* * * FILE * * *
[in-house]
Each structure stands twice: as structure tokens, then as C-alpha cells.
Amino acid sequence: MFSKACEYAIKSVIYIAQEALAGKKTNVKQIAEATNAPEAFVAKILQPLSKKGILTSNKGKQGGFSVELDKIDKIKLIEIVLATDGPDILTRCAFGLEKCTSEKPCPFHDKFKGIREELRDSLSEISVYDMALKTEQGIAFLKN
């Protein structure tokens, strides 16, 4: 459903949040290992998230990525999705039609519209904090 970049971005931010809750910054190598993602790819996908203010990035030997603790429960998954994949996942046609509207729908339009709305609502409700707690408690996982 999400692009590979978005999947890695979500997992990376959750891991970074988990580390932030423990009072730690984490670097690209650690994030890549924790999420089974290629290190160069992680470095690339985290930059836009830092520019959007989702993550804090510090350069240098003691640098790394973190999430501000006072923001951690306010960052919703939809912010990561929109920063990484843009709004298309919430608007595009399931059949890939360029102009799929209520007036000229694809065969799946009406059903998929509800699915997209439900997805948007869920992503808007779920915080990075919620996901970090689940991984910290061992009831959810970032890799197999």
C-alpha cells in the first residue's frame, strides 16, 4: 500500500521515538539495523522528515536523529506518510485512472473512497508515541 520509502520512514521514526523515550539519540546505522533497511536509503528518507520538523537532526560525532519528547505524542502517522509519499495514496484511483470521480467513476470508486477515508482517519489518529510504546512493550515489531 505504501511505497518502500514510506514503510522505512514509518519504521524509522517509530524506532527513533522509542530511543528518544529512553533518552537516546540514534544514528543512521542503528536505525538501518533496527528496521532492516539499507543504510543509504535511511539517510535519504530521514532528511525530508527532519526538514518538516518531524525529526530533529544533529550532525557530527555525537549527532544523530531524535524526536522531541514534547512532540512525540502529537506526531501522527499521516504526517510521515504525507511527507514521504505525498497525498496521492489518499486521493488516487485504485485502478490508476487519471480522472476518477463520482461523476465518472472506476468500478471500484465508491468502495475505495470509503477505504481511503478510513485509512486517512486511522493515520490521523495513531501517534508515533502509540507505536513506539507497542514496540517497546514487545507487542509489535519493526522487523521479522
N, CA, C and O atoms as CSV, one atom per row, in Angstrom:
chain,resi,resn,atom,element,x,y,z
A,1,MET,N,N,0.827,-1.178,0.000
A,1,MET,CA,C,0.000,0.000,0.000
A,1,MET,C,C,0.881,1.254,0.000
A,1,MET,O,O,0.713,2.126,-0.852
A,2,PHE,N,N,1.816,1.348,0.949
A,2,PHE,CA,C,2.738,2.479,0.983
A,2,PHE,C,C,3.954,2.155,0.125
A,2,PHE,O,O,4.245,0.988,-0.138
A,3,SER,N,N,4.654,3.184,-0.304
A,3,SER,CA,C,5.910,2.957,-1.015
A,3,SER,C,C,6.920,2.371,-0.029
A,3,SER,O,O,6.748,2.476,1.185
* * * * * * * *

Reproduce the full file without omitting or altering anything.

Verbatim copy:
[in-house]
Each structure stands twice: as structure tokens, then as C-alpha cells.
Amino acid sequence: MFSKACEYAIKSVIYIAQEALAGKKTNVKQIAEATNAPEAFVAKILQPLSKKGILTSNKGKQGGFSVELDKIDKIKLIEIVLATDGPDILTRCAFGLEKCTSEKPCPFHDKFKGIREELRDSLSEISVYDMALKTEQGIAFLKN
């Protein structure tokens, strides 16, 4: 459903949040290992998230990525999705039609519209904090 970049971005931010809750910054190598993602790819996908203010990035030997603790429960998954994949996942046609509207729908339009709305609502409700707690408690996982 999400692009590979978005999947890695979500997992990376959750891991970074988990580390932030423990009072730690984490670097690209650690994030890549924790999420089974290629290190160069992680470095690339985290930059836009830092520019959007989702993550804090510090350069240098003691640098790394973190999430501000006072923001951690306010960052919703939809912010990561929109920063990484843009709004298309919430608007595009399931059949890939360029102009799929209520007036000229694809065969799946009406059903998929509800699915997209439900997805948007869920992503808007779920915080990075919620996901970090689940991984910290061992009831959810970032890799197999």
C-alpha cells in the first residue's frame, strides 16, 4: 500500500521515538539495523522528515536523529506518510485512472473512497508515541 520509502520512514521514526523515550539519540546505522533497511536509503528518507520538523537532526560525532519528547505524542502517522509519499495514496484511483470521480467513476470508486477515508482517519489518529510504546512493550515489531 505504501511505497518502500514510506514503510522505512514509518519504521524509522517509530524506532527513533522509542530511543528518544529512553533518552537516546540514534544514528543512521542503528536505525538501518533496527528496521532492516539499507543504510543509504535511511539517510535519504530521514532528511525530508527532519526538514518538516518531524525529526530533529544533529550532525557530527555525537549527532544523530531524535524526536522531541514534547512532540512525540502529537506526531501522527499521516504526517510521515504525507511527507514521504505525498497525498496521492489518499486521493488516487485504485485502478490508476487519471480522472476518477463520482461523476465518472472506476468500478471500484465508491468502495475505495470509503477505504481511503478510513485509512486517512486511522493515520490521523495513531501517534508515533502509540507505536513506539507497542514496540517497546514487545507487542509489535519493526522487523521479522
N, CA, C and O atoms as CSV, one atom per row, in Angstrom:
chain,resi,resn,atom,element,x,y,z
A,1,MET,N,N,0.827,-1.178,0.000
A,1,MET,CA,C,0.000,0.000,0.000
A,1,MET,C,C,0.881,1.254,0.000
A,1,MET,O,O,0.713,2.126,-0.852
A,2,PHE,N,N,1.816,1.348,0.949
A,2,PHE,CA,C,2.738,2.479,0.983
A,2,PHE,C,C,3.954,2.155,0.125
A,2,PHE,O,O,4.245,0.988,-0.138
A,3,SER,N,N,4.654,3.184,-0.304
A,3,SER,CA,C,5.910,2.957,-1.015
A,3,SER,C,C,6.920,2.371,-0.029
A,3,SER,O,O,6.748,2.476,1.185